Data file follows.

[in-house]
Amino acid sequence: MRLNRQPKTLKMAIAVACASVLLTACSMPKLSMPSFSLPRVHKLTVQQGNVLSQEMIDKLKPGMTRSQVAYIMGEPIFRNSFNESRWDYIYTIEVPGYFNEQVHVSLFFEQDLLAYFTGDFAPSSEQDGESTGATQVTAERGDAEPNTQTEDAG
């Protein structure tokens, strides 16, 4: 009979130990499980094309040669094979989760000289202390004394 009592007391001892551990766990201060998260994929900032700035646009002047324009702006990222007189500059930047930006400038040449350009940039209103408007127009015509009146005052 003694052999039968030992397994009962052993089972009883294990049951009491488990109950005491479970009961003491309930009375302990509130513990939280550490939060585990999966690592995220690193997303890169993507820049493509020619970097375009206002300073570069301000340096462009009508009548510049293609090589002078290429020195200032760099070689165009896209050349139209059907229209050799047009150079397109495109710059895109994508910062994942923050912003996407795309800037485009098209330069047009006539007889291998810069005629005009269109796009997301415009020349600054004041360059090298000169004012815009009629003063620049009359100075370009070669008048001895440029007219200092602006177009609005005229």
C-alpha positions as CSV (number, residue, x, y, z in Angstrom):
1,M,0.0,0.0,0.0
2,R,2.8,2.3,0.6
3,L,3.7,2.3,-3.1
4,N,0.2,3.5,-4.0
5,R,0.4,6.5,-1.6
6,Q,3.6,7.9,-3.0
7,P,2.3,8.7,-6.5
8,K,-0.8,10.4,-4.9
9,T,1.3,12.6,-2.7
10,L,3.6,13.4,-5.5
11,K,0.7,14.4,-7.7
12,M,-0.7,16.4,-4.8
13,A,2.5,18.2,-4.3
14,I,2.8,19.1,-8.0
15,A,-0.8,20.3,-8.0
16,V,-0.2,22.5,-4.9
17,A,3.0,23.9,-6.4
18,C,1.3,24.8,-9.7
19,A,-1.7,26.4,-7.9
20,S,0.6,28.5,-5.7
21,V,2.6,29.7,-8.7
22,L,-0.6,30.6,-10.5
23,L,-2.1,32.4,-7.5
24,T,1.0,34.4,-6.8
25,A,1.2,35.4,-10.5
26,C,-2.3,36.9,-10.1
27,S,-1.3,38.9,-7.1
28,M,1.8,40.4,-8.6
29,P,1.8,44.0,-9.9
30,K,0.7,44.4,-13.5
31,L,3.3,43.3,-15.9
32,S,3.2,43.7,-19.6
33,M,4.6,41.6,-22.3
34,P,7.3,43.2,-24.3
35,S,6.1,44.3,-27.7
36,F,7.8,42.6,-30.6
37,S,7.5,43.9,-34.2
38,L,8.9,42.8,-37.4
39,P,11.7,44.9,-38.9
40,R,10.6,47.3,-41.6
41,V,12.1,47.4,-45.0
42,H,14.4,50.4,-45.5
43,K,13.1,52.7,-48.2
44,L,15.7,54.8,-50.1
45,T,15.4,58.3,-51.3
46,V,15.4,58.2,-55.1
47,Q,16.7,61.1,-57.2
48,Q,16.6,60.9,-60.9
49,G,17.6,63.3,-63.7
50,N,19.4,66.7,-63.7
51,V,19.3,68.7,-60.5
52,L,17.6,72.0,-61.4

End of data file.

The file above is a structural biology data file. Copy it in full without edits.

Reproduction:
[in-house]
Amino acid sequence: MRLNRQPKTLKMAIAVACASVLLTACSMPKLSMPSFSLPRVHKLTVQQGNVLSQEMIDKLKPGMTRSQVAYIMGEPIFRNSFNESRWDYIYTIEVPGYFNEQVHVSLFFEQDLLAYFTGDFAPSSEQDGESTGATQVTAERGDAEPNTQTEDAG
């Protein structure tokens, strides 16, 4: 009979130990499980094309040669094979989760000289202390004394 009592007391001892551990766990201060998260994929900032700035646009002047324009702006990222007189500059930047930006400038040449350009940039209103408007127009015509009146005052 003694052999039968030992397994009962052993089972009883294990049951009491488990109950005491479970009961003491309930009375302990509130513990939280550490939060585990999966690592995220690193997303890169993507820049493509020619970097375009206002300073570069301000340096462009009508009548510049293609090589002078290429020195200032760099070689165009896209050349139209059907229209050799047009150079397109495109710059895109994508910062994942923050912003996407795309800037485009098209330069047009006539007889291998810069005629005009269109796009997301415009020349600054004041360059090298000169004012815009009629003063620049009359100075370009070669008048001895440029007219200092602006177009609005005229």
C-alpha positions as CSV (number, residue, x, y, z in Angstrom):
1,M,0.0,0.0,0.0
2,R,2.8,2.3,0.6
3,L,3.7,2.3,-3.1
4,N,0.2,3.5,-4.0
5,R,0.4,6.5,-1.6
6,Q,3.6,7.9,-3.0
7,P,2.3,8.7,-6.5
8,K,-0.8,10.4,-4.9
9,T,1.3,12.6,-2.7
10,L,3.6,13.4,-5.5
11,K,0.7,14.4,-7.7
12,M,-0.7,16.4,-4.8
13,A,2.5,18.2,-4.3
14,I,2.8,19.1,-8.0
15,A,-0.8,20.3,-8.0
16,V,-0.2,22.5,-4.9
17,A,3.0,23.9,-6.4
18,C,1.3,24.8,-9.7
19,A,-1.7,26.4,-7.9
20,S,0.6,28.5,-5.7
21,V,2.6,29.7,-8.7
22,L,-0.6,30.6,-10.5
23,L,-2.1,32.4,-7.5
24,T,1.0,34.4,-6.8
25,A,1.2,35.4,-10.5
26,C,-2.3,36.9,-10.1
27,S,-1.3,38.9,-7.1
28,M,1.8,40.4,-8.6
29,P,1.8,44.0,-9.9
30,K,0.7,44.4,-13.5
31,L,3.3,43.3,-15.9
32,S,3.2,43.7,-19.6
33,M,4.6,41.6,-22.3
34,P,7.3,43.2,-24.3
35,S,6.1,44.3,-27.7
36,F,7.8,42.6,-30.6
37,S,7.5,43.9,-34.2
38,L,8.9,42.8,-37.4
39,P,11.7,44.9,-38.9
40,R,10.6,47.3,-41.6
41,V,12.1,47.4,-45.0
42,H,14.4,50.4,-45.5
43,K,13.1,52.7,-48.2
44,L,15.7,54.8,-50.1
45,T,15.4,58.3,-51.3
46,V,15.4,58.2,-55.1
47,Q,16.7,61.1,-57.2
48,Q,16.6,60.9,-60.9
49,G,17.6,63.3,-63.7
50,N,19.4,66.7,-63.7
51,V,19.3,68.7,-60.5
52,L,17.6,72.0,-61.4